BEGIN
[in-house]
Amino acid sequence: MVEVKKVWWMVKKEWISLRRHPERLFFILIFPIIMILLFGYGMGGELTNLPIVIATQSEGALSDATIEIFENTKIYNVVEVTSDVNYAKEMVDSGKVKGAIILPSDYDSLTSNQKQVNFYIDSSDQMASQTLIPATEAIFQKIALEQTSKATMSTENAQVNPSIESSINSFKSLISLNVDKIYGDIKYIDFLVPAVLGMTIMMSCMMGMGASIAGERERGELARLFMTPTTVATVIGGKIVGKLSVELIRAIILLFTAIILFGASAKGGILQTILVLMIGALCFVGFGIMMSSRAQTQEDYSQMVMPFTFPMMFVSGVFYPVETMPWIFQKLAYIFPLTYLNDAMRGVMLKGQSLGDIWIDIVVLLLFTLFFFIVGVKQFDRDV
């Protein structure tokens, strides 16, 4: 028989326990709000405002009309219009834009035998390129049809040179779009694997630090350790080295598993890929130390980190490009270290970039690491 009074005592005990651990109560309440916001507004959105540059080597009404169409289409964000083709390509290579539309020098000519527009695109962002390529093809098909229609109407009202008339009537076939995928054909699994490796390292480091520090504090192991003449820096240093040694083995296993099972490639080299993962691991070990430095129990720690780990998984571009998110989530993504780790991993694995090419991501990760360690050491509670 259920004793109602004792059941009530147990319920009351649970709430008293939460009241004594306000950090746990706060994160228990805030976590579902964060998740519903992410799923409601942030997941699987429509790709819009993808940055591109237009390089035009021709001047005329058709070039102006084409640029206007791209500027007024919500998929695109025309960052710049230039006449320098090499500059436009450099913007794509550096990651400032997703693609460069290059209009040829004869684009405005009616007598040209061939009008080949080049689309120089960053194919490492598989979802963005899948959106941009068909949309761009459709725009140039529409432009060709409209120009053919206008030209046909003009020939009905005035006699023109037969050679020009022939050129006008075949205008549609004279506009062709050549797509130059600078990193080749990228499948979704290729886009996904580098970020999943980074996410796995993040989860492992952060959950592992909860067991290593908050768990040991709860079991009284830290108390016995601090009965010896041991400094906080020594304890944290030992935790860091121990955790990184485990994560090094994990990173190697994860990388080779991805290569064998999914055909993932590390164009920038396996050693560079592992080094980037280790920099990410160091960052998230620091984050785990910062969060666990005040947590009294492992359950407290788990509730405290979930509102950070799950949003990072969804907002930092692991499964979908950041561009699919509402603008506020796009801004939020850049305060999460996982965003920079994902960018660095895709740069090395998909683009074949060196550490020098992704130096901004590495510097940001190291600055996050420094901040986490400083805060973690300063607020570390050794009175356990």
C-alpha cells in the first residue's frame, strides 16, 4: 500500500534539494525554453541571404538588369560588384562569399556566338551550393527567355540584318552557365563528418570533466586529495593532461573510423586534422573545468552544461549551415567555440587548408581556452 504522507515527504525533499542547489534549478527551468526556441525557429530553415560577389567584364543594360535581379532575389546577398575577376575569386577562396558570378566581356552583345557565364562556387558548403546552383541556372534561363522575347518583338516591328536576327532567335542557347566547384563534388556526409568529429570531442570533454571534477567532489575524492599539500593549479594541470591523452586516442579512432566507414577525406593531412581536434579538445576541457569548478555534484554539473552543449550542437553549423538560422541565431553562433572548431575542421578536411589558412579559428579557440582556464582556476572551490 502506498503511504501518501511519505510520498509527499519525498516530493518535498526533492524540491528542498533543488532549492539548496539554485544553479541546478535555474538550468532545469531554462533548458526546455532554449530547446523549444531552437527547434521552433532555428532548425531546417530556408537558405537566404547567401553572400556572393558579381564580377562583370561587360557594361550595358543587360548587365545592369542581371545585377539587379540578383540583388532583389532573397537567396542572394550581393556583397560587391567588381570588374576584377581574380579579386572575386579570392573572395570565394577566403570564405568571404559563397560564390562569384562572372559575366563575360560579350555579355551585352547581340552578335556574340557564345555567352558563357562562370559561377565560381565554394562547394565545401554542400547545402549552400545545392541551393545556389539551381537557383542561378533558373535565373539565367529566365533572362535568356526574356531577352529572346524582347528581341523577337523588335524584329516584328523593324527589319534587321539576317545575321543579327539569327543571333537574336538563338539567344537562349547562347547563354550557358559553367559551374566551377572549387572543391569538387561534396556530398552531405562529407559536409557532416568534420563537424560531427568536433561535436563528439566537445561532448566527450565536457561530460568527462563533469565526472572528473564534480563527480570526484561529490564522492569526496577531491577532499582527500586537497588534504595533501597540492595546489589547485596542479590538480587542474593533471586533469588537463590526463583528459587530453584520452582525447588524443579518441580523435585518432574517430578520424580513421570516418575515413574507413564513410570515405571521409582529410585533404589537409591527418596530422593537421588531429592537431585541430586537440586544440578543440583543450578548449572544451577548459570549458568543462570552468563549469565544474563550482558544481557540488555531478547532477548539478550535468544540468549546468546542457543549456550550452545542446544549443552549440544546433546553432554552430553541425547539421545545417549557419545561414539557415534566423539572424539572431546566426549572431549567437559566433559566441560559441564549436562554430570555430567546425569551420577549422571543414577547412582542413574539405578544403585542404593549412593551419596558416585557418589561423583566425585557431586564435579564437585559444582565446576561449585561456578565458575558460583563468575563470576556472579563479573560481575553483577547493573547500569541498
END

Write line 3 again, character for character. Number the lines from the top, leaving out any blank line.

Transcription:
């Protein structure tokens, strides 16, 4: 028989326990709000405002009309219009834009035998390129049809040179779009694997630090350790080295598993890929130390980190490009270290970039690491 009074005592005990651990109560309440916001507004959105540059080597009404169409289409964000083709390509290579539309020098000519527009695109962002390529093809098909229609109407009202008339009537076939995928054909699994490796390292480091520090504090192991003449820096240093040694083995296993099972490639080299993962691991070990430095129990720690780990998984571009998110989530993504780790991993694995090419991501990760360690050491509670 259920004793109602004792059941009530147990319920009351649970709430008293939460009241004594306000950090746990706060994160228990805030976590579902964060998740519903992410799923409601942030997941699987429509790709819009993808940055591109237009390089035009021709001047005329058709070039102006084409640029206007791209500027007024919500998929695109025309960052710049230039006449320098090499500059436009450099913007794509550096990651400032997703693609460069290059209009040829004869684009405005009616007598040209061939009008080949080049689309120089960053194919490492598989979802963005899948959106941009068909949309761009459709725009140039529409432009060709409209120009053919206008030209046909003009020939009905005035006699023109037969050679020009022939050129006008075949205008549609004279506009062709050549797509130059600078990193080749990228499948979704290729886009996904580098970020999943980074996410796995993040989860492992952060959950592992909860067991290593908050768990040991709860079991009284830290108390016995601090009965010896041991400094906080020594304890944290030992935790860091121990955790990184485990994560090094994990990173190697994860990388080779991805290569064998999914055909993932590390164009920038396996050693560079592992080094980037280790920099990410160091960052998230620091984050785990910062969060666990005040947590009294492992359950407290788990509730405290979930509102950070799950949003990072969804907002930092692991499964979908950041561009699919509402603008506020796009801004939020850049305060999460996982965003920079994902960018660095895709740069090395998909683009074949060196550490020098992704130096901004590495510097940001190291600055996050420094901040986490400083805060973690300063607020570390050794009175356990």